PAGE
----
First, we read like readers. We talk about meaning. We talk about the story if any students have read the book. Many have. The Perks of Being a Wallflower never stays on the shelf for long.
I see several students flip to the back of their writer’s notebooks and write the title on their To Read Next lists.
Next, we read like writers. “The writer does a few things interesting in this sentence. What do you notice?” I ask.
We talk about starting a sentence with and, which leads to a discussion about sentence structure. We talk about the word infinite, which leads to a discussion about the word moment.
“What? That’s a contradiction,” someone says.
“Uh huh,” I nod and listen as little conversations bubble up around the room.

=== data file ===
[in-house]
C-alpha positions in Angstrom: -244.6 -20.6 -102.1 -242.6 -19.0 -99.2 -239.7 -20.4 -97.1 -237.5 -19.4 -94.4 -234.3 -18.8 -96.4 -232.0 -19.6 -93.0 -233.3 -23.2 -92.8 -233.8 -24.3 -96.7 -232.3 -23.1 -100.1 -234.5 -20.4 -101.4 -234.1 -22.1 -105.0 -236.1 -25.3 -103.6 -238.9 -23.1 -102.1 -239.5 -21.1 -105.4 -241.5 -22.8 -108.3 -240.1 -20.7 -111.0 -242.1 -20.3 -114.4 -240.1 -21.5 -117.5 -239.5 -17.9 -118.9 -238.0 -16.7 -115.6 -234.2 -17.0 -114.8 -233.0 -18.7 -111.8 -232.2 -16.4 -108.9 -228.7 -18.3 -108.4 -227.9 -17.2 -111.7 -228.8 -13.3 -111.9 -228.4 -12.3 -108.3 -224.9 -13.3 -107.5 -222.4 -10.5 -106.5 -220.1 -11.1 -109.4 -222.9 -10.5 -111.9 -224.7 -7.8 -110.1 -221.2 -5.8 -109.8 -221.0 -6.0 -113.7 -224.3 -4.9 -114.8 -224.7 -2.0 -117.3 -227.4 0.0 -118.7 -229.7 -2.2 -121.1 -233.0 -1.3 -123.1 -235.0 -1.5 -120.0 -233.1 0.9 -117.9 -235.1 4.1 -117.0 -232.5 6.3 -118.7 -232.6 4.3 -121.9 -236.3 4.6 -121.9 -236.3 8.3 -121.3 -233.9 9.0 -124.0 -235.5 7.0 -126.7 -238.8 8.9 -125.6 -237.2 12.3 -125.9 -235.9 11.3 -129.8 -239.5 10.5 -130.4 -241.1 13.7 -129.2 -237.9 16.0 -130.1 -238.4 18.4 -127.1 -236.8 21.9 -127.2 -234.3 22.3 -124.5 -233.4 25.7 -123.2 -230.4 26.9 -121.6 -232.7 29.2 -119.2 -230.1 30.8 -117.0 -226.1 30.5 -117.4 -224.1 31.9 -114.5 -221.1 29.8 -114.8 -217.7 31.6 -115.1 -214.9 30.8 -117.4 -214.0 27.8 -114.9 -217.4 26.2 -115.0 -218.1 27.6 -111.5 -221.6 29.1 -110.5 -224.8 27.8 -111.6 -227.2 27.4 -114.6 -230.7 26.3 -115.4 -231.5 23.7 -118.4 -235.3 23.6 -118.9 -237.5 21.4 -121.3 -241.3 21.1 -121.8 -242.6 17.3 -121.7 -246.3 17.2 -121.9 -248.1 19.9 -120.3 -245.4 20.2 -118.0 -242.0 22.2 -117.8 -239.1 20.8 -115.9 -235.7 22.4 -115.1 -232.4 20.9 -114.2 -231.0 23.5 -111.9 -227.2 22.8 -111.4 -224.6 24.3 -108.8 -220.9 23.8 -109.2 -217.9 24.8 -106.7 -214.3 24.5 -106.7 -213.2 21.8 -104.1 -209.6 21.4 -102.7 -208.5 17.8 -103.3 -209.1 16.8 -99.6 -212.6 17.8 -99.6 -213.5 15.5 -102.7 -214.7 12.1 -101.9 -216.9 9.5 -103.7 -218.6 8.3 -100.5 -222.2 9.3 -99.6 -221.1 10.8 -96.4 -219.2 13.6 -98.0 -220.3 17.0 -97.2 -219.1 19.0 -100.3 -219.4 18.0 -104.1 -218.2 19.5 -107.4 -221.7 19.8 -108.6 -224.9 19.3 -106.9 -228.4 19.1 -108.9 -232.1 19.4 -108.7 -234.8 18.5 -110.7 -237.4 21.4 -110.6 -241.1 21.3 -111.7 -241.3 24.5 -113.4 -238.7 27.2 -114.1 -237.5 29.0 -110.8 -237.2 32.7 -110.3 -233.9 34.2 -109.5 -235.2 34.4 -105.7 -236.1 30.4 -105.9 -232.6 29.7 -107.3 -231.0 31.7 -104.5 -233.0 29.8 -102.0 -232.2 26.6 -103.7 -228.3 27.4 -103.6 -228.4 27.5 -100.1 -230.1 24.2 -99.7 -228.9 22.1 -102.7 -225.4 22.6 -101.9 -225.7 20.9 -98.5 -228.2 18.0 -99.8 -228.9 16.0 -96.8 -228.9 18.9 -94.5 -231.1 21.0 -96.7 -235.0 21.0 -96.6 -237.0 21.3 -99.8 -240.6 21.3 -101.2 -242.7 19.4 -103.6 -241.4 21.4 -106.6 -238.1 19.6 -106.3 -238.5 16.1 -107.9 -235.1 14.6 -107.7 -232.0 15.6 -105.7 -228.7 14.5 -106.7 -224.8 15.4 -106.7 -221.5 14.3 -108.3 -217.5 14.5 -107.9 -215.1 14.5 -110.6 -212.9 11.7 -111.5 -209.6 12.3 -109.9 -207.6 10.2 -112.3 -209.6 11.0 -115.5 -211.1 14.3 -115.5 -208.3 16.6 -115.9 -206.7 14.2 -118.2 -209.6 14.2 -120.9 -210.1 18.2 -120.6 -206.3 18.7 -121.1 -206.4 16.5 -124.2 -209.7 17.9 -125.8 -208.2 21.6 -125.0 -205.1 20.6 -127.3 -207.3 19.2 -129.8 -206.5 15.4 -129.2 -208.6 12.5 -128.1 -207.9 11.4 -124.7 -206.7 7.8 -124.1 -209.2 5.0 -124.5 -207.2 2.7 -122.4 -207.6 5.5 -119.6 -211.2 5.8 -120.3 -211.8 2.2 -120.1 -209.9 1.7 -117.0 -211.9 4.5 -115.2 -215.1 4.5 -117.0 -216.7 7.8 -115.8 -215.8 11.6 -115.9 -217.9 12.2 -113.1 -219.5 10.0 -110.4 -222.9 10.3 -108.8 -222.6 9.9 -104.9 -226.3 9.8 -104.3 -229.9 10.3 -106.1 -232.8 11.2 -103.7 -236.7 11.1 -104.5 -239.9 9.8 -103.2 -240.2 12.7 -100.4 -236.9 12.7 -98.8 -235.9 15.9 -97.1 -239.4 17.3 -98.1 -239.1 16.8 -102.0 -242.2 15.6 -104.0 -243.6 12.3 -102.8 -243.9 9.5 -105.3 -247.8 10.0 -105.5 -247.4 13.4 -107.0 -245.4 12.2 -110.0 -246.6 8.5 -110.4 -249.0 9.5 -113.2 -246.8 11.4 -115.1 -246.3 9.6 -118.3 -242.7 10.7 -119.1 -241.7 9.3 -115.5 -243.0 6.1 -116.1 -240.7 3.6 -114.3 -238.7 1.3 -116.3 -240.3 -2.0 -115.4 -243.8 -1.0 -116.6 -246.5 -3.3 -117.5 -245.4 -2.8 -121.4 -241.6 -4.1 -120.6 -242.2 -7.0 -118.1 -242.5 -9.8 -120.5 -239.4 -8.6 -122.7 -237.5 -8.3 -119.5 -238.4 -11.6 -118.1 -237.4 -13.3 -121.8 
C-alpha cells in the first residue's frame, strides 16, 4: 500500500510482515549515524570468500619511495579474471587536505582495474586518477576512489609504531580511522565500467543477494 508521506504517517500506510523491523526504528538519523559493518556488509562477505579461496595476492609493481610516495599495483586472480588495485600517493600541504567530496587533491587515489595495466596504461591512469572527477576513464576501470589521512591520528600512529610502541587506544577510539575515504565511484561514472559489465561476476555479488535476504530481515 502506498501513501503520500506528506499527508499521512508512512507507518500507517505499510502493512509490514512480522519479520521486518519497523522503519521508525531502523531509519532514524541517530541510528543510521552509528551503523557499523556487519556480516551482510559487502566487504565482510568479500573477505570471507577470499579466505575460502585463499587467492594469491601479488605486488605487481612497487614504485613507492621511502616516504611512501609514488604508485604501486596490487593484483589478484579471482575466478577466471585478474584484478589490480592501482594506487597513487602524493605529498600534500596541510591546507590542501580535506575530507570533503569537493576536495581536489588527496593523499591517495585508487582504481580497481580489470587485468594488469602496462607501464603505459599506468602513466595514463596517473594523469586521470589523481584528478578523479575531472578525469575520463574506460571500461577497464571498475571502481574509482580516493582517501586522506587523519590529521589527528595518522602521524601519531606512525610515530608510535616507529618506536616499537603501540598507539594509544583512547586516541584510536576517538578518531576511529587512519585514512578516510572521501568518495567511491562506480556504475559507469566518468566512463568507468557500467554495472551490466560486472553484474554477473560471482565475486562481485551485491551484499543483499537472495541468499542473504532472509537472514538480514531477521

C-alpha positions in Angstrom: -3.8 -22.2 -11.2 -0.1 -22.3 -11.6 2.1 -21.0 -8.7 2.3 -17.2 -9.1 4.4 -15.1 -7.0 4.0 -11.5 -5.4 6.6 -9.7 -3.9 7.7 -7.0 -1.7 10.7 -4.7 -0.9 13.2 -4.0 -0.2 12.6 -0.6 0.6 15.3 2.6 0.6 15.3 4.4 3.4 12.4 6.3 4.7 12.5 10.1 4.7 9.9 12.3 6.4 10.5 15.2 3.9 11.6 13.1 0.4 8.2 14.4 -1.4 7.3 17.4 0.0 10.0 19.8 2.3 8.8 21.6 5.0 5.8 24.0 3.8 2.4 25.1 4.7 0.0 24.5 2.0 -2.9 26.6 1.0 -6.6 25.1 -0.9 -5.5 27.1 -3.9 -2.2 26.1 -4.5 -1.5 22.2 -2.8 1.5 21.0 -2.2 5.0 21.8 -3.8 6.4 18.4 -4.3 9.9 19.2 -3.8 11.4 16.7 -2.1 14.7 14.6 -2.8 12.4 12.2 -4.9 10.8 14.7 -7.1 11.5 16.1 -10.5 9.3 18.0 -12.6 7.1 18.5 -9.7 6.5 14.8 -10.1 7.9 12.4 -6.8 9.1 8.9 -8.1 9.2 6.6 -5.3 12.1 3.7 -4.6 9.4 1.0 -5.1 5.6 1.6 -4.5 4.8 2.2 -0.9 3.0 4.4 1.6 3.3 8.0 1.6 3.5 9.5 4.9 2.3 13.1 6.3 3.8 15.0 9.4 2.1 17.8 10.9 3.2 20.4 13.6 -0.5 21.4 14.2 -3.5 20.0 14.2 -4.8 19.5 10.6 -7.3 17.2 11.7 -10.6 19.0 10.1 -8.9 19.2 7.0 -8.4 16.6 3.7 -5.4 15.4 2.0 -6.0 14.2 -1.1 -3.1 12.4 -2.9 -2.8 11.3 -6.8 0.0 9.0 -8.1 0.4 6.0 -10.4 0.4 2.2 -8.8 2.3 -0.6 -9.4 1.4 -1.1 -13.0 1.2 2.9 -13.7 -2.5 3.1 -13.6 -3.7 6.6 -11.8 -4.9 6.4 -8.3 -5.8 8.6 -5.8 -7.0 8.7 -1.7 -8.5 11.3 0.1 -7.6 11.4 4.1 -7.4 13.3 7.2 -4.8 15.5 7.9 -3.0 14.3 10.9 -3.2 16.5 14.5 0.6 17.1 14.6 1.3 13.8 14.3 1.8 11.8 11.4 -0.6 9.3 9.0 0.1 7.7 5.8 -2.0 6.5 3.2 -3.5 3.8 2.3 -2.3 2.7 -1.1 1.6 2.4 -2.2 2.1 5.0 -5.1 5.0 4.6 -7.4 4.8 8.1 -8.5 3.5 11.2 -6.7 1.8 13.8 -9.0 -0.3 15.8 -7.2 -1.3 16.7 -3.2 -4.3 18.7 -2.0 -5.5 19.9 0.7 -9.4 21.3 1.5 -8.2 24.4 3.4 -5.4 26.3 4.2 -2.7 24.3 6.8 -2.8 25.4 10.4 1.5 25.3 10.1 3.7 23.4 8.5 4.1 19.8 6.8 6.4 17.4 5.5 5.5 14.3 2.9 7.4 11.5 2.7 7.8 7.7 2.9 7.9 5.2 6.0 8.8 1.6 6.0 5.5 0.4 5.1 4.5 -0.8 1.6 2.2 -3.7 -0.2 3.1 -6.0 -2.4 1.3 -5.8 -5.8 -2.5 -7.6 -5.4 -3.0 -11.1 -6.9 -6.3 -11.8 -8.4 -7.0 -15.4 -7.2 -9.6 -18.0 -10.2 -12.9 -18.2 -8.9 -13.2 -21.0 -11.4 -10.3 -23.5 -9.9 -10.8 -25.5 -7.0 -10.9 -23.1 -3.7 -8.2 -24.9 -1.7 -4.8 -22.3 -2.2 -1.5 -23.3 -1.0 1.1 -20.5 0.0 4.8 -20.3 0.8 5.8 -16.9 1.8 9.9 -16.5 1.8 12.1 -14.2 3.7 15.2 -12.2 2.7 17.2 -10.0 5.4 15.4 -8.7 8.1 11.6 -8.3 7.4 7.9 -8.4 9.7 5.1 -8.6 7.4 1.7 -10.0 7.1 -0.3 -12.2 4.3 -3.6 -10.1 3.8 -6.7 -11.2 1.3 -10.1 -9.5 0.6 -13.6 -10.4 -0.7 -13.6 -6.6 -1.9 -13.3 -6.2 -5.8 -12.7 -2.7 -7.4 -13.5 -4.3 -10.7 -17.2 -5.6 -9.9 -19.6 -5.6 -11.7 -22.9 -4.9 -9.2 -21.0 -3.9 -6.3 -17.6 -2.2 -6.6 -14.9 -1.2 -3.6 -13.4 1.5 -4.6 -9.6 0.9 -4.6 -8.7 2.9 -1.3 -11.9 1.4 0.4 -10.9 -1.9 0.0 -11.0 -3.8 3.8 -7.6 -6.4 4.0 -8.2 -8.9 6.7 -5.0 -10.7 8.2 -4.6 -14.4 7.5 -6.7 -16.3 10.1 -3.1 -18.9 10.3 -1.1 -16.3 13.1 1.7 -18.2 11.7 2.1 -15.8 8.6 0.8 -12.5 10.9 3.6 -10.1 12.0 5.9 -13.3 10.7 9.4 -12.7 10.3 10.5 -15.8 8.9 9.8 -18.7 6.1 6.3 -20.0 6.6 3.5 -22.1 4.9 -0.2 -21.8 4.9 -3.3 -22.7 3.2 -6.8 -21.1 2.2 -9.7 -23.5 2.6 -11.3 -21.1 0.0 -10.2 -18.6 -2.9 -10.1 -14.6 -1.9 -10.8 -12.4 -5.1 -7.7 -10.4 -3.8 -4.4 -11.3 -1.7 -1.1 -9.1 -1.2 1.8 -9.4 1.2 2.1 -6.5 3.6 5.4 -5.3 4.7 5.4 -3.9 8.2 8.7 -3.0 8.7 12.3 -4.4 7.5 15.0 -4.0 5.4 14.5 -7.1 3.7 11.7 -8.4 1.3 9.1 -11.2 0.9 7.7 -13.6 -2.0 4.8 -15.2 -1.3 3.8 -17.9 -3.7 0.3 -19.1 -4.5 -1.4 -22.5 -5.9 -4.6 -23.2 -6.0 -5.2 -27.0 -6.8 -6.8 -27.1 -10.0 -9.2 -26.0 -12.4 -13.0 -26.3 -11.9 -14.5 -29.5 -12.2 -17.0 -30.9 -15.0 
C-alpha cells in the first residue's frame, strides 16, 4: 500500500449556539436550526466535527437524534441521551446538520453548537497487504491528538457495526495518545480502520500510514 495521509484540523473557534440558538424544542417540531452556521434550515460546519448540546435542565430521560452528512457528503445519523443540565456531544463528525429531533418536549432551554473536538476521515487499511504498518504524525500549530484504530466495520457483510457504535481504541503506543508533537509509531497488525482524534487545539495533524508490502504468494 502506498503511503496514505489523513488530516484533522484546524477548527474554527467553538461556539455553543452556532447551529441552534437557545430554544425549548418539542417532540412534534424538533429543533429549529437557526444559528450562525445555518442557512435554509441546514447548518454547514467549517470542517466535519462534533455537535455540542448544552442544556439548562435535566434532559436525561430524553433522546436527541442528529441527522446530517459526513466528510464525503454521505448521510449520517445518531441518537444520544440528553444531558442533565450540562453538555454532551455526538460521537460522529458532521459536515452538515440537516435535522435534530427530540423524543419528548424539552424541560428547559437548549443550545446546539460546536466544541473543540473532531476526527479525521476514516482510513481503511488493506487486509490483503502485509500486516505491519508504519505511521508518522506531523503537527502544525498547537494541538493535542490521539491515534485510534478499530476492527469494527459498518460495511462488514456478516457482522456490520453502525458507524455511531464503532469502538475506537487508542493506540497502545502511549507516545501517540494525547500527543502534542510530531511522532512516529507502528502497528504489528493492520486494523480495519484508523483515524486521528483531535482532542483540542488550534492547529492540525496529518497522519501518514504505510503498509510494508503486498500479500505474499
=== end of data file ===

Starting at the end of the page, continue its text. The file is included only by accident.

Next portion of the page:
Then, from the back, a student says, “Do you see the three we’s in that sentence? Do you?”
I cannot help but grin.
You see it, don’t you?
Oh, sentences. Lovely sentences. Oh, the learning in one well-chosen sentence.
I cannot even imagine how much I would have learned TALKING about sentences all those years ago instead of diagramming them.
Do you have a favorite sentence you like to talk about with your students?
This Buzzfeed article has 51 Beautiful Sentences. I mention this piece in my post tomorrow, too. And if you haven’t visited Notable Sentences for Imitation and Creation, you’ll want to find some time to read it.
©Amy Rasmussen, 2011 – 2015